Gendering Global Conflict

Author: Laura Sjoberg

Publisher: Columbia University Press

ISBN: 9780231148603

Category: Political Science

Page: 464

View: 715

Laura Sjoberg positions gender and gender subordination as key factors in the making and fighting of global conflict. Through the lens ofgender, she examines the meaning, causes, practices, and experiences of war, building a more inclusive approach to the analysis of violent conflict between states. Considering war at the international, state, substate, and individual levels, Sjoberg's feminist perspective elevates a number of causal variables in war decision-making. These include structural gender inequality, cycles of gendered violence, state masculine posturing, the often overlooked role of emotion in political interactions, gendered understandings of power, and states' mistaken perception of their own autonomy and unitary nature.Gendering Global Conflict also calls attention to understudied spaces that can be sites of war, such as the workplace, the household, and even the bedroom. Her findings show gender to be a linchpin of even the most tedious and seemingly bland tactical and logistical decisions in violent conflict. Armed with that information, Sjoberg undertakes the task of redefining and reintroducing critical readings of war's political, economic, and humanitarian dimensions, developing the beginnings of a feminist theory of war.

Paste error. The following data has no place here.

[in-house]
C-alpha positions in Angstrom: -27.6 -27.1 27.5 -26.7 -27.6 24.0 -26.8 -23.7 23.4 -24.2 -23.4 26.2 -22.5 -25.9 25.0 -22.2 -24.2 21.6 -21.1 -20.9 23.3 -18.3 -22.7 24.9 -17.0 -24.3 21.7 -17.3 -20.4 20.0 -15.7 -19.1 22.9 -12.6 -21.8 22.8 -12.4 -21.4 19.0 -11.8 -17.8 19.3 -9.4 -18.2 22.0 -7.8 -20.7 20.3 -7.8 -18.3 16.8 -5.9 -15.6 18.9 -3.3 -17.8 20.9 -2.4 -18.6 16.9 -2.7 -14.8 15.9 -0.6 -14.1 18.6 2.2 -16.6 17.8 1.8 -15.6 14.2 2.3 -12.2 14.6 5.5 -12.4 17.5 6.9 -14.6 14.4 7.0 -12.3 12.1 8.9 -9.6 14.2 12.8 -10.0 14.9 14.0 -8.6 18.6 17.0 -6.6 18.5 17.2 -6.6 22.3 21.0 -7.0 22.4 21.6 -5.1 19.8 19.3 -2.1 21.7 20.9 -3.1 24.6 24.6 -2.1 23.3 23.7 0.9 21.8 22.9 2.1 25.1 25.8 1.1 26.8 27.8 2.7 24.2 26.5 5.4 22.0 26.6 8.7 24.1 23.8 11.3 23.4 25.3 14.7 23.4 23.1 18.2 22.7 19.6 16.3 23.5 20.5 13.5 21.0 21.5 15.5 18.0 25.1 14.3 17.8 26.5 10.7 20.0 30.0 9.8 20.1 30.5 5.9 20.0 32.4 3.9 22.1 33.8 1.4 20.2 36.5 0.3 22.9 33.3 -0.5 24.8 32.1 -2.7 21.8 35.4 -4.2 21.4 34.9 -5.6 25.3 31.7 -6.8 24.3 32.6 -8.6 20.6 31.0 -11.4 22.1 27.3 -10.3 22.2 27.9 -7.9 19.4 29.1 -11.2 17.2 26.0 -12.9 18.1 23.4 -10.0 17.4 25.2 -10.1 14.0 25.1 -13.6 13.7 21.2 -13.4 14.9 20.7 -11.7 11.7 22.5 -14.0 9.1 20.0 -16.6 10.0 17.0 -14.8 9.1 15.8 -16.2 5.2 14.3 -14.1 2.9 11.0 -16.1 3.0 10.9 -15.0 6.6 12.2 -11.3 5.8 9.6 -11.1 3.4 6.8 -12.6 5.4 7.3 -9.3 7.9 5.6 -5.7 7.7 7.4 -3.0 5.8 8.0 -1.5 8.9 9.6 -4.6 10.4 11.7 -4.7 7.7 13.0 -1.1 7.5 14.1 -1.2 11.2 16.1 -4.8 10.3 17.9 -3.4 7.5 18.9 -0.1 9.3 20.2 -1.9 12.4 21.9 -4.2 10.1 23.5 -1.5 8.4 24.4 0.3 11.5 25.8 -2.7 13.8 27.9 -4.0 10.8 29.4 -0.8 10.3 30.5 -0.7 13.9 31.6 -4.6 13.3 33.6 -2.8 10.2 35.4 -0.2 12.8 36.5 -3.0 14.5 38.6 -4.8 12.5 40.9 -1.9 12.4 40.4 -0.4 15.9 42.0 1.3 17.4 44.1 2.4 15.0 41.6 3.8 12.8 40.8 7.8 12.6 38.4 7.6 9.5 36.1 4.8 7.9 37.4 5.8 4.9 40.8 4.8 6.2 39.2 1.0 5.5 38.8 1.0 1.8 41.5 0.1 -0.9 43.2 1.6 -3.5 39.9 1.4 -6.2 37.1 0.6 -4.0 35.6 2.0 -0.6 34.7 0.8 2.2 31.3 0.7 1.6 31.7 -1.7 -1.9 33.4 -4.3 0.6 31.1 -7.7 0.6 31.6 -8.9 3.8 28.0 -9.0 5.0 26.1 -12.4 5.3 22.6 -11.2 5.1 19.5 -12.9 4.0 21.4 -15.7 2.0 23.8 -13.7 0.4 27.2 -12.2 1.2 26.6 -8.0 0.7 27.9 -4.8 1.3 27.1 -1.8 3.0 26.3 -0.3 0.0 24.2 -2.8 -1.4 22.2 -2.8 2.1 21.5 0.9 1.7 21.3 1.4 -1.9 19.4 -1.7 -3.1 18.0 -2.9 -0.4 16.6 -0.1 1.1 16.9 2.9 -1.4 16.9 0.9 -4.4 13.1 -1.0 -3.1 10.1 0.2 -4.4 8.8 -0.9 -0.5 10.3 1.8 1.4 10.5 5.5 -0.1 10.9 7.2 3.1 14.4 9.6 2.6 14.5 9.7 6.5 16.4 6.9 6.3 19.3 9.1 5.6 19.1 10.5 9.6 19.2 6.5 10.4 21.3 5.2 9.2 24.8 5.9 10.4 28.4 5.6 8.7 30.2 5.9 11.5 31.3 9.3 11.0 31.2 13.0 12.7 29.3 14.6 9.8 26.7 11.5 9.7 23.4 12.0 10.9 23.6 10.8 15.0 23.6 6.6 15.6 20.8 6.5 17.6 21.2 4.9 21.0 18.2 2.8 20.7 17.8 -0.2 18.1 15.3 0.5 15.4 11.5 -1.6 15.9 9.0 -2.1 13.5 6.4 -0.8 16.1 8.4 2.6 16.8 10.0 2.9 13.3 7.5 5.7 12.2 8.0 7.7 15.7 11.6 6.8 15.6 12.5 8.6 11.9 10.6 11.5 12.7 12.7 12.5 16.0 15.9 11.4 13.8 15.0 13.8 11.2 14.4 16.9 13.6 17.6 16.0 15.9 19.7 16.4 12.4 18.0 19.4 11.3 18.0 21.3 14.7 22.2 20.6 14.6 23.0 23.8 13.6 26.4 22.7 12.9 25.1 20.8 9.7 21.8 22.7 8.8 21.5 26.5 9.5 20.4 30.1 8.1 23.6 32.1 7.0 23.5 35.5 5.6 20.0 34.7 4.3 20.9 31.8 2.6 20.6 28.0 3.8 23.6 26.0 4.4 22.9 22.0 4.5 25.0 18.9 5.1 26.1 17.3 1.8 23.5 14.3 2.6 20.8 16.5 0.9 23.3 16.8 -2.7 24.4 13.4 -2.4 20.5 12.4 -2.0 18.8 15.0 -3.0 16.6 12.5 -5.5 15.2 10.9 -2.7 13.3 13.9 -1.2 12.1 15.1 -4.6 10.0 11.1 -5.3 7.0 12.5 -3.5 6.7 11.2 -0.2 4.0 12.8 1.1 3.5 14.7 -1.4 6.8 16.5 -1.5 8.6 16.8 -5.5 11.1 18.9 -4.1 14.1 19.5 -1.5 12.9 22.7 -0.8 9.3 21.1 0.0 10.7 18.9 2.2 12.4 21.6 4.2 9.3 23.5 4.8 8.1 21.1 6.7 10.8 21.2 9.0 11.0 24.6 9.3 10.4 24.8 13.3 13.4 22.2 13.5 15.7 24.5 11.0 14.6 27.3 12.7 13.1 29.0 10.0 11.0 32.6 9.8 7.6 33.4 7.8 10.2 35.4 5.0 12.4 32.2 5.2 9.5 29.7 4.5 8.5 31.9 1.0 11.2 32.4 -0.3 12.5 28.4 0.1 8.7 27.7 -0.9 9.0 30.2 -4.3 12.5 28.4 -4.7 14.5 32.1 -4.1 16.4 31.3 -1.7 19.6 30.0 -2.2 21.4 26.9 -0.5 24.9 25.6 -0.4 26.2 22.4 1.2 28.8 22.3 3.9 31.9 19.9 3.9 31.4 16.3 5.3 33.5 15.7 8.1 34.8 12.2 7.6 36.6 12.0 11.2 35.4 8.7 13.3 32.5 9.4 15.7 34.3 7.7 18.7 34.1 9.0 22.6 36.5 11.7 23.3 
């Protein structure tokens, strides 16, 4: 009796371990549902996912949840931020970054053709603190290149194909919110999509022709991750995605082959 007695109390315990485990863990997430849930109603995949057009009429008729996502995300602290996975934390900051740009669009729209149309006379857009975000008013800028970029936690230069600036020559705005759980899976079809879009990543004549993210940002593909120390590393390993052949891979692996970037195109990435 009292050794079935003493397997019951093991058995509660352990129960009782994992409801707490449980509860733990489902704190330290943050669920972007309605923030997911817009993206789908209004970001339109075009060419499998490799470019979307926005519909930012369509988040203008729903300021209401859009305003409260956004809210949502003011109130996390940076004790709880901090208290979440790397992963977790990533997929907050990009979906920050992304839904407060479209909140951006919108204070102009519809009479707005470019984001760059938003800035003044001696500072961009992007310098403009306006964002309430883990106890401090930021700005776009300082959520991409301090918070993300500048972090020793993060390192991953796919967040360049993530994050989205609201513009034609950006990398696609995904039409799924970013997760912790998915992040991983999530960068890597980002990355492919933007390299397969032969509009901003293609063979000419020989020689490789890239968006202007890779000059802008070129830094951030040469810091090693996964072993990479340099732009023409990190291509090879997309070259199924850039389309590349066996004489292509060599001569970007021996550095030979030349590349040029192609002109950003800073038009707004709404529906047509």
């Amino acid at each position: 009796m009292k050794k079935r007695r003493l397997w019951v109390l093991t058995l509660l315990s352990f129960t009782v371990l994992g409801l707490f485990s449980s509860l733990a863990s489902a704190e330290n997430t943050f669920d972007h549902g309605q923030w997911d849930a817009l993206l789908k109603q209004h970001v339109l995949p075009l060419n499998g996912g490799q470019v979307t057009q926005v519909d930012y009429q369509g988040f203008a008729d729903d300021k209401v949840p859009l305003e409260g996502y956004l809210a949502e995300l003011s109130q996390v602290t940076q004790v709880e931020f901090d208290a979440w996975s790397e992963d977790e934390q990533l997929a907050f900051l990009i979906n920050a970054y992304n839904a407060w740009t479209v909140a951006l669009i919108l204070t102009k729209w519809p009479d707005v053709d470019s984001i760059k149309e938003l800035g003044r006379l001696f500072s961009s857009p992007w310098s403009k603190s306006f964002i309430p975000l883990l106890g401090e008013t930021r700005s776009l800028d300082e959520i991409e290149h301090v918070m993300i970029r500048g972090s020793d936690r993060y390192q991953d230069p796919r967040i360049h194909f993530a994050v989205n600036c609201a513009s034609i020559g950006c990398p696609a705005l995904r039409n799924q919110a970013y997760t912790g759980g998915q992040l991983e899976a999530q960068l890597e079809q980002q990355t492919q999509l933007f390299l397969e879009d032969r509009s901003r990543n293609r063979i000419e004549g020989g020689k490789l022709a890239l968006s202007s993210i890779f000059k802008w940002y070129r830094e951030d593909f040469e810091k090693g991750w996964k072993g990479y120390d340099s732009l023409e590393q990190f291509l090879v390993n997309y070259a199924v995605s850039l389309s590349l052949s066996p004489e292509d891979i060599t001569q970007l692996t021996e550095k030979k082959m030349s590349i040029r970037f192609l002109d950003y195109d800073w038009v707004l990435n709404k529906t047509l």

Gendering Global Humanitarianism in the Twentieth Century